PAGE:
How can you stop a bathroom from feeling sterile? 12 tips for adding comfort to this practical space

Prevent your bathroom from feeling cold and clinical with these ideas and expert tips for creating pretty yet practical spaces

How to design a bathroom that doesn't feel sterile
(Image credit: IW Studio, photograph Margaret Austin / Plaster & Patina, photograph Amy Bartlam / Suzannah Lockwood, photograph Katrina Lawson Johnson)

Creating a bathroom that feels comforting and relaxing can be a challenge. As foremost practical spaces, bathrooms more than any other room can easily feel cold, sterile, and unwelcoming. Their multitude of hard, water-resistant surfaces, crisp white sanitaryware and sharp angles can leave spaces feeling stark and lacking in personality.

As bathrooms are often smaller than other rooms in the house they can also be easily overlooked when it comes to decorating and it can be tricky to know how to bring character. However, with some clever planning and advice, there are ways to strike the balance between practical and pretty and to achieve a soothing bathroom perfect for whiling away the hours which is far from cold and clinical. 

How to design a bathroom that doesn’t feel sterile

Whether you’re starting a completely new bathroom redesign or simply looking to make some quick updates, bathrooms needn't be boring - there are plenty of ways to prevent the space from becoming a stark white box. To help you with your project we’ve rounded up an array of beautiful, welcoming projects brimming with character along with expert advice on how to design a bathroom with warmth, from bathroom color ideas to bathroom tiles, lighting and finishing touches.

1. Layer warm, natural materials and textured surfaces

Neutral bathroom by Adrian Dagli of IW Studio with lilac vanity

(Image credit: IW Studio, photograph by Margaret Austin)

When designing a bathroom, avoid using flat materials and cold colors together as these can leave a space looking stark and lifeless; instead, opt for natural materials that feature myriad subtle textures as demonstrated in this beautiful girls’ bathroom by Adrian Dagli of IW Studio which is a masterclass in mixing materials to bring warmth and depth.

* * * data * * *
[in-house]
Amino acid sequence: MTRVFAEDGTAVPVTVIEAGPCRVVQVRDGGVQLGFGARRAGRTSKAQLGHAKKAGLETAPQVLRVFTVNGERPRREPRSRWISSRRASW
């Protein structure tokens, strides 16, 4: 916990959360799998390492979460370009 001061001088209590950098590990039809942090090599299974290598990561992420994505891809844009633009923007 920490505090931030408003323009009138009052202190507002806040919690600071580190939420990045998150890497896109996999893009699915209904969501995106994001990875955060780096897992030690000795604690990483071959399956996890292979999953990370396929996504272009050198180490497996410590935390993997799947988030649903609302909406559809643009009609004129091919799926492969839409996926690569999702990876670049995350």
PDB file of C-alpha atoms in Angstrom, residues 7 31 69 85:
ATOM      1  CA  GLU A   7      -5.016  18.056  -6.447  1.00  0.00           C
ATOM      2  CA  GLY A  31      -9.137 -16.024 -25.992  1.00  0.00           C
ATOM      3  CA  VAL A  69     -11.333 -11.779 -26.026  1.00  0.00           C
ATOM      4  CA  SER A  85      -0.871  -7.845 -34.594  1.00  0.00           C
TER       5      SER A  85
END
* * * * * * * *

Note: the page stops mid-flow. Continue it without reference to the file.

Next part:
‘Our primary aim was to infuse warmth and energy into the compact space. We chose organic finishes, such as limestone bathroom floor tiles, plaster walls, and unlacquered brass, to breathe life into the surroundings,' explains Adrian Dagli. 

'These materials not only instill a sense of vitality but will also develop a charming patina over time. The custom-designed mauve bathroom vanity, with its dainty vintage-inspired toe kick, helped to anchor a timeless feminine energy.'

'The custom-made wide-pleat bead board wainscoting and larger format picket tile help to create a more expansive feeling within the limited space, while softer touches like linen shower curtain create a diffused glow that enhances the ethereal ambiance.'

Adrian Dagli, founder of IW Studio
Adrian Dagli

Based in Marin County, California, Adrian Dagli founded Interior Wanderer Studio in 2019 as a destination for home style kits but after a wonderful reception from clients the company has since grown and now offers full home design services. Adrian is renowned for her elegant, relaxed style that balances function with comfort and beauty.

2. Introduce an unexpected element

Plaster and Patina bathroom with wallpaper, marble floor and chandelier

(Image credit: Plaster & Patina, photograph by Amy Bartlam)

Alexandra Azat, principal designer and founder of Plaster & Patina, uses a variety of devices to avoid clinical bathrooms, but most importantly she always tries to incorporate an element of surprise, as demonstrated here with the beautiful chintzy floral wallpaper. 

‘The way we avoid spaces feeling sterile is often through three methods. The first is layering throughout a space, meaning, elements are carefully collected to create depth,’ explains Alexandra Azat. ‘The second is to include natural tones and materials, for example, Carrara marble tends to lean cold, but here we carefully highlighted the warm undertones of the marble mosaic floor through the wall color - Farrow & Ball’s Drop Cloth.’

‘Lastly, we always try to add an unexpected element to a room that makes it feel "alive".  Here we did this with a bold floral wallpaper which jumps out next to the neutral details. Unlike the linear wainscoting and the hexagonal tiled floor, the wallpaper is free-flowing and softens the geometric shapes around it.’

Alexandra Azat profile image
Alexandra Azat

A true believer in following her passion, Alex launched her first creative business, Blush Event Designers at the age of 23, where she created spaces for a discerning clientele ranging from BVLGARI to Aaron Rogers.  After purchasing her first historic home, built in 1915, and turning it into the home of her dreams, a passion for interior design was ignited. After a 15-year career in the luxury event space, she pivoted her company to focus on interior design and in 2019 launched as Plaster & Patina, where her specialties center around respectfully breathing new life into old homes and in the creation of newly built homes that contain soul and old world charm. 

3. Choose a warm wall color

Suzannah Lockwood pink bathroom in Little Greene Blush

(Image credit: Suzannah Lockwood, photograph by Katrina Lawson Johnson)

Increasingly we are seeing warm, earthy pinks embraced in practical spaces like kitchens and bathrooms. Feminine and gentle, pink brings subtle warmth to a room and it works well with greens, blues, creams and natural materials like wood and wicker. 

In this traditional bathroom, Suzannah Lockwood chose Blush paint for the walls by Little Greene. ‘I love a muted pink used as a neutral, it is such a peaceful color for any room,’ says the interior designer.